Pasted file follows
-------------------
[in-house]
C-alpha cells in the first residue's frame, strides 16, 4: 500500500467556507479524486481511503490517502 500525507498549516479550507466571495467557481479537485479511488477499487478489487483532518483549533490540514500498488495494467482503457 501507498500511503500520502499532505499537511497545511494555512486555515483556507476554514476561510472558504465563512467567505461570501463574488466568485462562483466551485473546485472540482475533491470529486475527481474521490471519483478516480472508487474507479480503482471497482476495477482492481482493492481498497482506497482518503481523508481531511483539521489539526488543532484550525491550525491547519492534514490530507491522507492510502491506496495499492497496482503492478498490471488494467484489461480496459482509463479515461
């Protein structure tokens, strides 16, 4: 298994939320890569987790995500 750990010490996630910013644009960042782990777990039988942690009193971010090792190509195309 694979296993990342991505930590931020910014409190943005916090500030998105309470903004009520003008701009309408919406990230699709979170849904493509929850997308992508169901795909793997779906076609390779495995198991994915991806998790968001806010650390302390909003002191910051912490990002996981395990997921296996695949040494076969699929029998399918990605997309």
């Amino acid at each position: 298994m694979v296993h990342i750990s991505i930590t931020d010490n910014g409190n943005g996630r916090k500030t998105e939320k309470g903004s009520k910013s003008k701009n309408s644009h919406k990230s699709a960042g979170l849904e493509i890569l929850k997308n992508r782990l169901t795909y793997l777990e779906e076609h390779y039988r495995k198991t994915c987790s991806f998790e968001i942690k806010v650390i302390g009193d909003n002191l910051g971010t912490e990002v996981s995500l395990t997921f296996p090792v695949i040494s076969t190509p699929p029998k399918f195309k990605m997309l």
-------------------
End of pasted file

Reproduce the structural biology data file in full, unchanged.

[in-house]
C-alpha cells in the first residue's frame, strides 16, 4: 500500500467556507479524486481511503490517502 500525507498549516479550507466571495467557481479537485479511488477499487478489487483532518483549533490540514500498488495494467482503457 501507498500511503500520502499532505499537511497545511494555512486555515483556507476554514476561510472558504465563512467567505461570501463574488466568485462562483466551485473546485472540482475533491470529486475527481474521490471519483478516480472508487474507479480503482471497482476495477482492481482493492481498497482506497482518503481523508481531511483539521489539526488543532484550525491550525491547519492534514490530507491522507492510502491506496495499492497496482503492478498490471488494467484489461480496459482509463479515461
């Protein structure tokens, strides 16, 4: 298994939320890569987790995500 750990010490996630910013644009960042782990777990039988942690009193971010090792190509195309 694979296993990342991505930590931020910014409190943005916090500030998105309470903004009520003008701009309408919406990230699709979170849904493509929850997308992508169901795909793997779906076609390779495995198991994915991806998790968001806010650390302390909003002191910051912490990002996981395990997921296996695949040494076969699929029998399918990605997309």
């Amino acid at each position: 298994m694979v296993h990342i750990s991505i930590t931020d010490n910014g409190n943005g996630r916090k500030t998105e939320k309470g903004s009520k910013s003008k701009n309408s644009h919406k990230s699709a960042g979170l849904e493509i890569l929850k997308n992508r782990l169901t795909y793997l777990e779906e076609h390779y039988r495995k198991t994915c987790s991806f998790e968001i942690k806010v650390i302390g009193d909003n002191l910051g971010t912490e990002v996981s995500l395990t997921f296996p090792v695949i040494s076969t190509p699929p029998k399918f195309k990605m997309l």